“In a … study of 515 senior executives, emotional intelligence was a better predictor of success than either relevant previous experience or high IQ.” -Forbes, “Look for Employees with High EQ over IQ”
Interacting effectively with other people is one of the most important skills teens learn at camp. In the unplugged, noncompetitive camp culture, teens build up their “emotional intelligence” (EQ), their face-to-face communication and relationship skills. Why are these interpersonal skills so important? Because 21st-century employers need people who can communicate, collaborate, and cooperate with others.
If you are debating whether your teen can miss a few weeks of SAT prep or a summer academic program, know that the 2200 SAT score will never outweigh the important communication and relationship skills he or she will develop at camp. Whether on a backpacking trip, cheering each other through a ropes course, or chatting around the campfire, the interpersonal skills teens build are the same ones they’ll need to be successful adults in families, communities, and companies.
#2 Take Safe Risks and Challenge
Teens thrive on risk. Thanks to recent findings (described in Age of Opportunity and Brainstorm) about the unique attributes of the teen brain, we now understand the reason for the “mortality bump” for 17-year-old boys. They do stupid, daring things not because they aren’t aware of the dangers, but because—to them—the reward of leaping from a rocky cliff or speeding along a curvy mountain road seems to far outweigh the risk.
A teen at camp has the opportunity to take many safe, controlled risks. Climbing to new heights on a rock wall or ropes course, jumping the wake of a boat on a wake board, or reaching the peak of a 10,000-foot summit are all healthy risks teens take at camp. Plus, being in a controlled camp environment frees teens from exposure to health risks like alcohol and drug use.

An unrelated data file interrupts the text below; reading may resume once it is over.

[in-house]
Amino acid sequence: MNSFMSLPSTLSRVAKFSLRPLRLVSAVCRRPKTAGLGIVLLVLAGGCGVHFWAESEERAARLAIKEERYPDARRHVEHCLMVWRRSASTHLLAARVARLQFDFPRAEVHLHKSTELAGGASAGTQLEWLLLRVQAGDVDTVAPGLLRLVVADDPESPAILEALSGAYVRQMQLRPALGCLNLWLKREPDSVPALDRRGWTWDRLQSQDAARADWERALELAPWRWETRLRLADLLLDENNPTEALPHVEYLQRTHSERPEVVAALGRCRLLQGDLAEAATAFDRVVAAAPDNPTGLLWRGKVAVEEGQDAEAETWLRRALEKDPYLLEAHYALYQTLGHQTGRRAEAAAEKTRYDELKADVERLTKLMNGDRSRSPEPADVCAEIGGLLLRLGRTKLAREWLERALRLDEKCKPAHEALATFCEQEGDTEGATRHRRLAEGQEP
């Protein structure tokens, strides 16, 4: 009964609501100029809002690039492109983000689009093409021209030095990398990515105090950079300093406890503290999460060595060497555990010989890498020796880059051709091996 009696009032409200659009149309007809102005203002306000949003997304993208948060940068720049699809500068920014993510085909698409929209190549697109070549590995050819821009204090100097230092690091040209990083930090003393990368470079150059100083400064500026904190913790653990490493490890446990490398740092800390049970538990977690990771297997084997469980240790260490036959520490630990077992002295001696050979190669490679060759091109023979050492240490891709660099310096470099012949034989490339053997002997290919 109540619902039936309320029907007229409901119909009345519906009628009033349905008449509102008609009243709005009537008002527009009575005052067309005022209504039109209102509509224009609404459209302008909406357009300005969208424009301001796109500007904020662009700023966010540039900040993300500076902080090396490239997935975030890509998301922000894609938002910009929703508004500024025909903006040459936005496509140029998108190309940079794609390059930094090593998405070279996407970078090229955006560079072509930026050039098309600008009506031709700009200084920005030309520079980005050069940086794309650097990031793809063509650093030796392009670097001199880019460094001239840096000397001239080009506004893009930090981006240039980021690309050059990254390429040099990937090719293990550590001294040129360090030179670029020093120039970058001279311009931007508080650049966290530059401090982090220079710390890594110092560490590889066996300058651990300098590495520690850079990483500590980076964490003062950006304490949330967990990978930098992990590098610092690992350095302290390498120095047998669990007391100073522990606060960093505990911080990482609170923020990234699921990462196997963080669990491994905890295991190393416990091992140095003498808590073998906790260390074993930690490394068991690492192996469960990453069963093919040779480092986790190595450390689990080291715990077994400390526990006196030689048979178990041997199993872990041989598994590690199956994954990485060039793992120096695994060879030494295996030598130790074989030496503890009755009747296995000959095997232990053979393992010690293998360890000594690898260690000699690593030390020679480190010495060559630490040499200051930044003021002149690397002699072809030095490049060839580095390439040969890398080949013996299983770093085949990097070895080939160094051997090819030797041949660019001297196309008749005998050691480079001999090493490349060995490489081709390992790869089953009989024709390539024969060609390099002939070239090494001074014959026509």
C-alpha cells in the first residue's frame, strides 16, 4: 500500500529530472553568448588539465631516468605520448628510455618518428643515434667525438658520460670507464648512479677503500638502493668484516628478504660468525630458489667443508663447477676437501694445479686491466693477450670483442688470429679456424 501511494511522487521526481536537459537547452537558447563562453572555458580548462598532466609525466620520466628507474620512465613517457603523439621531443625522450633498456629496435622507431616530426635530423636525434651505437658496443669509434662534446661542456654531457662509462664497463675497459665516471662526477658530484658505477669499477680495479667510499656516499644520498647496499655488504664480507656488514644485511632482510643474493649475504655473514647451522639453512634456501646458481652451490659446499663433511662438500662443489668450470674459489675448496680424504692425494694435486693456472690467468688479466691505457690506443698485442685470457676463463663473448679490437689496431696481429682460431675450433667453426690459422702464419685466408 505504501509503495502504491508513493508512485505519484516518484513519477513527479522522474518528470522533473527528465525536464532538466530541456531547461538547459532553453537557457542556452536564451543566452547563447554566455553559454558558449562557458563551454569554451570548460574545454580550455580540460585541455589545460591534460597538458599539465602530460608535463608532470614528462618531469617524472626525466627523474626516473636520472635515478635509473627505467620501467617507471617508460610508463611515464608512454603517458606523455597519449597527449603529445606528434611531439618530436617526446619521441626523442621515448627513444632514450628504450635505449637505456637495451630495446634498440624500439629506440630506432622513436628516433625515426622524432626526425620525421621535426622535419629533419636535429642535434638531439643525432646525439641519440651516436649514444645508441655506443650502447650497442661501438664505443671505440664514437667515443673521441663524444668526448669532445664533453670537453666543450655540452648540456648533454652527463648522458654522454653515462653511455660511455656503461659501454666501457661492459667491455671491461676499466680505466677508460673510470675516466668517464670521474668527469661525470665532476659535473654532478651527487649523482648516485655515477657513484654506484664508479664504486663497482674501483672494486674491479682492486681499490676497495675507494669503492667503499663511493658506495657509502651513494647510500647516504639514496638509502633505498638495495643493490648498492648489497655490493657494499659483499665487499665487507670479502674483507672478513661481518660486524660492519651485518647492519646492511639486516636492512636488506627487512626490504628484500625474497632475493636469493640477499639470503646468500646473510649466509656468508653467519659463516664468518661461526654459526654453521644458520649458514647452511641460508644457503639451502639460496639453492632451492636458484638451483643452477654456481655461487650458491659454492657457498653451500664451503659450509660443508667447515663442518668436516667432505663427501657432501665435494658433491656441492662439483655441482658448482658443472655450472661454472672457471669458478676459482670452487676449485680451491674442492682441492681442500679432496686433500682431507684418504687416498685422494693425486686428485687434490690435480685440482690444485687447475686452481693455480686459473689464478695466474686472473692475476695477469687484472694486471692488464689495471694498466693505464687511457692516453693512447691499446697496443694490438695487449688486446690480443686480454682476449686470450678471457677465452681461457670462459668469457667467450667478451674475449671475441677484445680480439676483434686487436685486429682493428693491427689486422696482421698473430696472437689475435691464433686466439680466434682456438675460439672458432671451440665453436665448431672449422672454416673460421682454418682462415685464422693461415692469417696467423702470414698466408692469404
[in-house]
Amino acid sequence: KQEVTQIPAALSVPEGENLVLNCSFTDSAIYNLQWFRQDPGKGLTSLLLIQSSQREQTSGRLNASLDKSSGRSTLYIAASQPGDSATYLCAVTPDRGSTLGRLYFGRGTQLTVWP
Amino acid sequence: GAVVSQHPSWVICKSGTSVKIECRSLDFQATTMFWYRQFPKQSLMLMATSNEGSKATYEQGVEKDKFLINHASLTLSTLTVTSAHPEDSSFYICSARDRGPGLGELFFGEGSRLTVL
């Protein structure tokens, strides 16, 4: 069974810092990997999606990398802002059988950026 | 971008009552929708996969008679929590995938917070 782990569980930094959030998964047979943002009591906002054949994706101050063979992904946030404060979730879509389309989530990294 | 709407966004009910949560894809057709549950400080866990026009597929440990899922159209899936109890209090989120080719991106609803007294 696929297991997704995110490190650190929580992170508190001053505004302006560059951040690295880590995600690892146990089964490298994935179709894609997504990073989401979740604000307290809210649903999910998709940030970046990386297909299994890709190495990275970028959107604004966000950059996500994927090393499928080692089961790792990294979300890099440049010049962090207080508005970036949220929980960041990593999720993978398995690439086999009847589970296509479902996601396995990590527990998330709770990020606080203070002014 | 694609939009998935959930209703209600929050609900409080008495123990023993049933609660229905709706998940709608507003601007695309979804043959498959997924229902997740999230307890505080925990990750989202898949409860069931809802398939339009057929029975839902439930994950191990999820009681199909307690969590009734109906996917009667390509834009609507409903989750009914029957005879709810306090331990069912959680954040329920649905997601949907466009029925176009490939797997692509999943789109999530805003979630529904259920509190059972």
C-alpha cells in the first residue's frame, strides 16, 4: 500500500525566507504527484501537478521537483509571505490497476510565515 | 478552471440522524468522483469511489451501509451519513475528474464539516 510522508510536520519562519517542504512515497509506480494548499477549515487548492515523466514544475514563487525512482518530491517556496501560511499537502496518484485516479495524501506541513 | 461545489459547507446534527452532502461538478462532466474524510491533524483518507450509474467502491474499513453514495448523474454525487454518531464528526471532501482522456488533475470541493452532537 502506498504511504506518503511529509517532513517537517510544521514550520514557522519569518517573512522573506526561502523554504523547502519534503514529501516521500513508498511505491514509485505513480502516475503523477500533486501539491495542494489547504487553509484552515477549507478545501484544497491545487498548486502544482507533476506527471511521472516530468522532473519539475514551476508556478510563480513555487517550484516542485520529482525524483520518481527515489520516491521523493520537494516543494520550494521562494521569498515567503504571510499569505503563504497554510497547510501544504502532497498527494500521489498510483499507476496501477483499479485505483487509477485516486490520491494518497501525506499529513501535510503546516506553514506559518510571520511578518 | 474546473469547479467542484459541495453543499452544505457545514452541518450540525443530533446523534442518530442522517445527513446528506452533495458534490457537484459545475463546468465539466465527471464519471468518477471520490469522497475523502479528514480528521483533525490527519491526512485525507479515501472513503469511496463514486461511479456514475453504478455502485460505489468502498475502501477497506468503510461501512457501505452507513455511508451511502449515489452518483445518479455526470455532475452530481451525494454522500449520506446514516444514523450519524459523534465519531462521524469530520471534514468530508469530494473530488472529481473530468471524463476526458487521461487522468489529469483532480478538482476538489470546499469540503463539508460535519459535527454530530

#3 Experience Character Growth and Develop Life Skills
“A profound gap exists between the knowledge and skills most students learn in school and the knowledge and skills they need for success in their communities and workplaces.” –Partnership for 21st Century Skills
Schools aren’t doing a very good job teaching kids grit, perseverance, and leadership. But that’s not their job. Rather, schools are VERY busy teaching the core curriculum and assessing how well our kids know it. No school has time to see how “gritty” a kid is, but at camp, the “grit-meter” is always running, and it’s personal character—not a report card or an athletic achievement—that rises to the top.
Teens also develop other important life skills at camp, including independence, responsibility, and decision-making. Teens grow considerably in an environment away from their parents where they are forced to live on their own and find their own resources.
#4 Meet Positive Role Models
Watch or listen to a popular music video, reality TV show, or sports event, and you’ll be hard-pressed to find positive young adults teens can emulate. But walk into any well-run summer camp and you’ll be surrounded by wholesome, outdoorsy young people who like being around others and doing fun activities. Camp offers teens the opportunity to be among young adults who are positive role models and to form close relationships with them. Most camp counselors are hard-working college students who want to serve others. They are friendly, personable, and are just the kind of young adults you want your teen to become.
#5 Discover Their Best Self
We live in a world where teens—often by their own parents—are steered towards success via the SAT, the college admissions grind, a “good” major, and a high-salary job. Look around at many adults, however, and see where that path got them. Yet, we still expose our kids to the same gauntlet.
Perhaps college education is the best option for most young people, but I’ve met many who are halfway done (or all the way done) and still don’t know who they are or what they are passionate about. Camp experiences offer teens the chance to step back from the treadmill of academics, competitive sports, and their sleep-deprived, over-scheduled existence, and instead think about what’s important to them. Many campers become less self-absorbed after spending a few weeks at camp, learning to train their focus on others. They also discover new hobbies and avenues to pursue in education and their future careers.
Each summer, tens of thousands of teens leave their phones and car keys at home and head to summer camp as campers, counselors in training, or counselors. Many teens who have never been to camp cannot relate to how a teenager could make such crazy personal sacrifices. And yet, teens are the age group that fills most quickly at many camps. Because, perhaps more than any other time during youth, camp offers the respite, recreation, and renewal to help teens thrive. Teens who have already been to camp know this and want to come back, year after year.